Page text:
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Pius Kiyemba Returns with Resilience and Vision


By Deborah Akunyo

KIU, Main Campus-After losing to Jonathan Areeba by a margin of 14 votes in last year's race for president of the Law Society, Pius Kiyemba(PK) is becoming an embodiment of resilience and perseverance as he returns to seek the mandate to the biggest office in the school of law.

Kiyemba is fronting the need for a refreshment in the school of law as his unique selling point, claiming that the school of law has for long lacked someone who has fresh ideas.

He claims to have began his job of transforming the society even before he first thought of running for president. He is part of the team that organized the first mentorship workshop of the year.

"I believe that if students get the mentorship that they desire they will be equipped with information that they need to navigate around the legal profession and even other disciplines of life," he said.

"As law students, we tend to only look at mooting and debating as different but if we blend the two of them, we can actually come up with better lawyers of all time," he added.

Kiyemba said he has been and will continue to assist students in getting internship placement at different prestigious law firms.

"It is very unfortunate that most law students after completing law school spend their recess time at home which is about four or five months instead of doing something, so with the connections I have made over time, I want to help get these students internship placements as they wait to join LDC during that recess time," he assured.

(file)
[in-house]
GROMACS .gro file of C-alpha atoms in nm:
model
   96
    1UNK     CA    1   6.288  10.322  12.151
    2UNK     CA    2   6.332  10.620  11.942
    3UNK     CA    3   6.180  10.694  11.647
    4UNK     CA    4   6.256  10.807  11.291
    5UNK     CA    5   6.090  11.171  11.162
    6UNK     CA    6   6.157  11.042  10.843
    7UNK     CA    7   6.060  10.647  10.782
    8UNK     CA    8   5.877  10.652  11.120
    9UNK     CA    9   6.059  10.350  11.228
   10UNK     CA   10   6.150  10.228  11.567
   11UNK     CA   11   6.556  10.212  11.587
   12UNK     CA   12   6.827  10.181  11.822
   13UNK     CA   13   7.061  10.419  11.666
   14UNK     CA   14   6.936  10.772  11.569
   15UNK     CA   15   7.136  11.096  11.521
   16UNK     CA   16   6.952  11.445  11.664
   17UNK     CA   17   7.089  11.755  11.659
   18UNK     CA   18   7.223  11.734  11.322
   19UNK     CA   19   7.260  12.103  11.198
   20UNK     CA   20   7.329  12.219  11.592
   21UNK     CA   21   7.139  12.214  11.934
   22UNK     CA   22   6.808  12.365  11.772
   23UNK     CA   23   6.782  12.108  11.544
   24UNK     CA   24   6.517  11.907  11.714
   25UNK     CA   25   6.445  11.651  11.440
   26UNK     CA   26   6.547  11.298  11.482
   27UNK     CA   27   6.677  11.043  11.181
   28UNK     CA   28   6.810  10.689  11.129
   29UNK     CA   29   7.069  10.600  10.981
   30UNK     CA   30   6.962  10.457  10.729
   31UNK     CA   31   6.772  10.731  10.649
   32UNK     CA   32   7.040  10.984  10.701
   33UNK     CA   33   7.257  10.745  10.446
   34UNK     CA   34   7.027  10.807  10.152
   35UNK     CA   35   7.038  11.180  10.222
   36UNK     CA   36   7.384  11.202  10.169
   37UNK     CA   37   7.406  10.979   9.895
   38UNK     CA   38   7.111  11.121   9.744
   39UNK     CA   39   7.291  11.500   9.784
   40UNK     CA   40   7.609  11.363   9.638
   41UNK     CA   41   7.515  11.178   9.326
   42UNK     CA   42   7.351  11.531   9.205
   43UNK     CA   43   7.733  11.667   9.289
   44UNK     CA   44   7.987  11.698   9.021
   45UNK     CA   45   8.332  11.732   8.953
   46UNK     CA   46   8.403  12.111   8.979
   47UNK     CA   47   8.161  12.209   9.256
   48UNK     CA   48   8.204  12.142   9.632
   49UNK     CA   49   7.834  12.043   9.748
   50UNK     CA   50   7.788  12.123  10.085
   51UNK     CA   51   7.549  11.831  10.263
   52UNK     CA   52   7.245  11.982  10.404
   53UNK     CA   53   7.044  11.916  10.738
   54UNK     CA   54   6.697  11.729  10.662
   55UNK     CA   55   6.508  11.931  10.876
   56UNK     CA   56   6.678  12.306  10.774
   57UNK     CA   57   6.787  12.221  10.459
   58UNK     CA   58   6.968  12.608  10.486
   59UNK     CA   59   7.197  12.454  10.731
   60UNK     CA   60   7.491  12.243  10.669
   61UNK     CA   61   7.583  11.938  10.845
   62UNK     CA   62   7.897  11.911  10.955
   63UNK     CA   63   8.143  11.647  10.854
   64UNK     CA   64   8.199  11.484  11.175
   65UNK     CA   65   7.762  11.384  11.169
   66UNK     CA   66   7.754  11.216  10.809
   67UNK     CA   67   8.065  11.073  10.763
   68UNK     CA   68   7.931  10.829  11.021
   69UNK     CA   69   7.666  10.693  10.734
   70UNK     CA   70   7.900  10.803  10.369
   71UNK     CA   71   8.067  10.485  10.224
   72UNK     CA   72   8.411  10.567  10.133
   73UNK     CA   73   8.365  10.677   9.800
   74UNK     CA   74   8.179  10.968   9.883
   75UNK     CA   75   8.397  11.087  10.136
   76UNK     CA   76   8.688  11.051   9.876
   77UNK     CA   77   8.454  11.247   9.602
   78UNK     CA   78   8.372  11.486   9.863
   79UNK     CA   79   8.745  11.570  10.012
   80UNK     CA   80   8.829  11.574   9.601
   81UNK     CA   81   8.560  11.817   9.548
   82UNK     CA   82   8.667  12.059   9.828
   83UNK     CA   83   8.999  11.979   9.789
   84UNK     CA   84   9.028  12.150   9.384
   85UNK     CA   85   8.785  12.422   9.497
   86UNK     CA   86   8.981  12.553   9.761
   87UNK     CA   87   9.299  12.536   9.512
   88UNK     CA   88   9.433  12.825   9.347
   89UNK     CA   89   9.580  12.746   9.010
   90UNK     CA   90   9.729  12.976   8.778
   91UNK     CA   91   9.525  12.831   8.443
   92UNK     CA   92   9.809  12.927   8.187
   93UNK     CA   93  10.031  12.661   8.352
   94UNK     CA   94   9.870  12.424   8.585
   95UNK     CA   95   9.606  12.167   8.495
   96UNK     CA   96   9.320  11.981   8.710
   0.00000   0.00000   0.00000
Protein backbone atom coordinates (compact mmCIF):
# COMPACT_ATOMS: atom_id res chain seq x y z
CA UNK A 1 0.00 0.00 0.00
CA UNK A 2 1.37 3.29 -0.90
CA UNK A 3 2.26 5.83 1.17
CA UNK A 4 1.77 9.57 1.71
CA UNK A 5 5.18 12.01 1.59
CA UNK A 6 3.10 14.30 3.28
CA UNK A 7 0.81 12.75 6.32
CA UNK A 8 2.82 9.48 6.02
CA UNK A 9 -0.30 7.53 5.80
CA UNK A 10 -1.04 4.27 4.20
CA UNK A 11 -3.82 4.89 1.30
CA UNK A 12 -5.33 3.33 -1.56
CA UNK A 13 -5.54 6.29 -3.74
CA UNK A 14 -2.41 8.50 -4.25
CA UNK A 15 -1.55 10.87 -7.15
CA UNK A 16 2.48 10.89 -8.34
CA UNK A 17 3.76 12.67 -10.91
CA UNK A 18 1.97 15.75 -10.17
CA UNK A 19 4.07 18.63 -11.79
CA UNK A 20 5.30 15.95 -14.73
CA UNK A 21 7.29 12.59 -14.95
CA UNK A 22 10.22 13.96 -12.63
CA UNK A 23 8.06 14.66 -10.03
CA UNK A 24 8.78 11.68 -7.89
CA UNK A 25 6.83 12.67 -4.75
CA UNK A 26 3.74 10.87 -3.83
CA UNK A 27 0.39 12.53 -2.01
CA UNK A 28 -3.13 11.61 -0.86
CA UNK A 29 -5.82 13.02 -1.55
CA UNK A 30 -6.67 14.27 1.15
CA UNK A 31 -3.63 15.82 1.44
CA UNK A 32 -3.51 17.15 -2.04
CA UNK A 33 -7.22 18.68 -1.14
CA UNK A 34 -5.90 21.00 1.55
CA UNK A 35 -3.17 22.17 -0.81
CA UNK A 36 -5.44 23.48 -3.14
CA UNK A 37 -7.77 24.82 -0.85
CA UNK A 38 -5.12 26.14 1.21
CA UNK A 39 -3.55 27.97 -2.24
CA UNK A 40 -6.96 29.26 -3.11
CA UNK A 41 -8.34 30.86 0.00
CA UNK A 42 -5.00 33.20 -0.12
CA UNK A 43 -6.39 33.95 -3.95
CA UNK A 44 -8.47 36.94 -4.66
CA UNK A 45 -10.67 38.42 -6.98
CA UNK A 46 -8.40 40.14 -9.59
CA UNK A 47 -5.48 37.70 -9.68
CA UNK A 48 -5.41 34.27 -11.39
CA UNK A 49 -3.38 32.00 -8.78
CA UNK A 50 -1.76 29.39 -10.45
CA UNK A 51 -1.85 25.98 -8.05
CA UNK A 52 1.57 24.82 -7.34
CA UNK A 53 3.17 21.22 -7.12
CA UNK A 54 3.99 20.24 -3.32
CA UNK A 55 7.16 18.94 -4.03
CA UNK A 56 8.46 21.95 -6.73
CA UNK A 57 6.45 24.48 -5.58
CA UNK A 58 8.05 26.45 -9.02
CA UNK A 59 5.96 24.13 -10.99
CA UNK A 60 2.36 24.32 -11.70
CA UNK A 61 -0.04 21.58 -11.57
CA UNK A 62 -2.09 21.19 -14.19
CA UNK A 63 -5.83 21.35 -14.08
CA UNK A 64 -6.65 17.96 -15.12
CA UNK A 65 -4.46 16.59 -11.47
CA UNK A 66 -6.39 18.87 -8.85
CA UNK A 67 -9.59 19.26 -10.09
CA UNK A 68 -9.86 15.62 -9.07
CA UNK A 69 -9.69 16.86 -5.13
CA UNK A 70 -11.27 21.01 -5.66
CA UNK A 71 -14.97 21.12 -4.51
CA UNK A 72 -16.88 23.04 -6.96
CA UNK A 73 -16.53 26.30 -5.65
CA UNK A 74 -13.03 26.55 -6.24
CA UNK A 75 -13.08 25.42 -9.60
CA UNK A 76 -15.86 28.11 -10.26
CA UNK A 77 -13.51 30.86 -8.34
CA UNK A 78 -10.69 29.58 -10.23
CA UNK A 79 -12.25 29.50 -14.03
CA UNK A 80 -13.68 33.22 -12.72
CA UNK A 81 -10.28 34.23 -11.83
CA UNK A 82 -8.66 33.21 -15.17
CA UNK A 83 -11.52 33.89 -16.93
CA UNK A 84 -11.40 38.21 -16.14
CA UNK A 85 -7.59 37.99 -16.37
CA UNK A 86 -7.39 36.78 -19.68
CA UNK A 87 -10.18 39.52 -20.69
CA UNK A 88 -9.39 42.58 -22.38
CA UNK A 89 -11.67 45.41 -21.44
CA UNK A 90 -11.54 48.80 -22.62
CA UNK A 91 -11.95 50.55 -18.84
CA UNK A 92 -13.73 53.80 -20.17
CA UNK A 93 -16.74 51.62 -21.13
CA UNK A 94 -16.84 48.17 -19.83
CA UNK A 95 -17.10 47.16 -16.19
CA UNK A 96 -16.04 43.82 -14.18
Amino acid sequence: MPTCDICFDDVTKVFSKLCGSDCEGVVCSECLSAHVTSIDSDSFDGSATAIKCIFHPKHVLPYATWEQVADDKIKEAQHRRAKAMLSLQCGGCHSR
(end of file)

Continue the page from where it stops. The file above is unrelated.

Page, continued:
Kiyemba also intends to take the name of the KIU law society to greater heights as compared to the other law societies from other universities.

"Through the moot and debating competitions, I hope to increase the KIU law society's visibility on a national and worldwide scale," he said.

"As the saying goes, "two brains are better than one," so I will combine what others and I know to get the greatest outcomes. And we are truly fortunate to have some of the top debaters and mooters, like Jonathan Areeba," he added.

Kiyemba also wants to address inclusivity in the school of law.

"Because they are not taken care of and led by the correct individuals when they first start school, the majority of law students are lost and end up with a bad attitude towards society.

" I've noticed that the only students in the moot court are from the fourth and third years, leaving the students in years one and two out. However, I want to implement a system whereby students from year one onward will only be eligible to compete in the moot courts if they attend practice; if year four has not practiced, only year one will be allowed to do so," he noted.

Kiyemba draws inspiration from President Yoweri Kaguta Museveni and Barrack Obama, who he says he looks up to as he embarks on a political career.

"Obama wrote in his book "The Promised Land" about "breaking the deadlocks," stating that he believed it was possible for a black man to run for president and that "becoming president is also breaking the deadlocks of his lineage in history," he reflected.

"President Museveni reiterates in his book "The Mustard Seed" that it took him just 27 individuals to become a leader. That told me that I don't need to work with everyone but only a few who will affect the plans to others," he continued.

The School of Law will vote for new leaders on February 23rd 2024.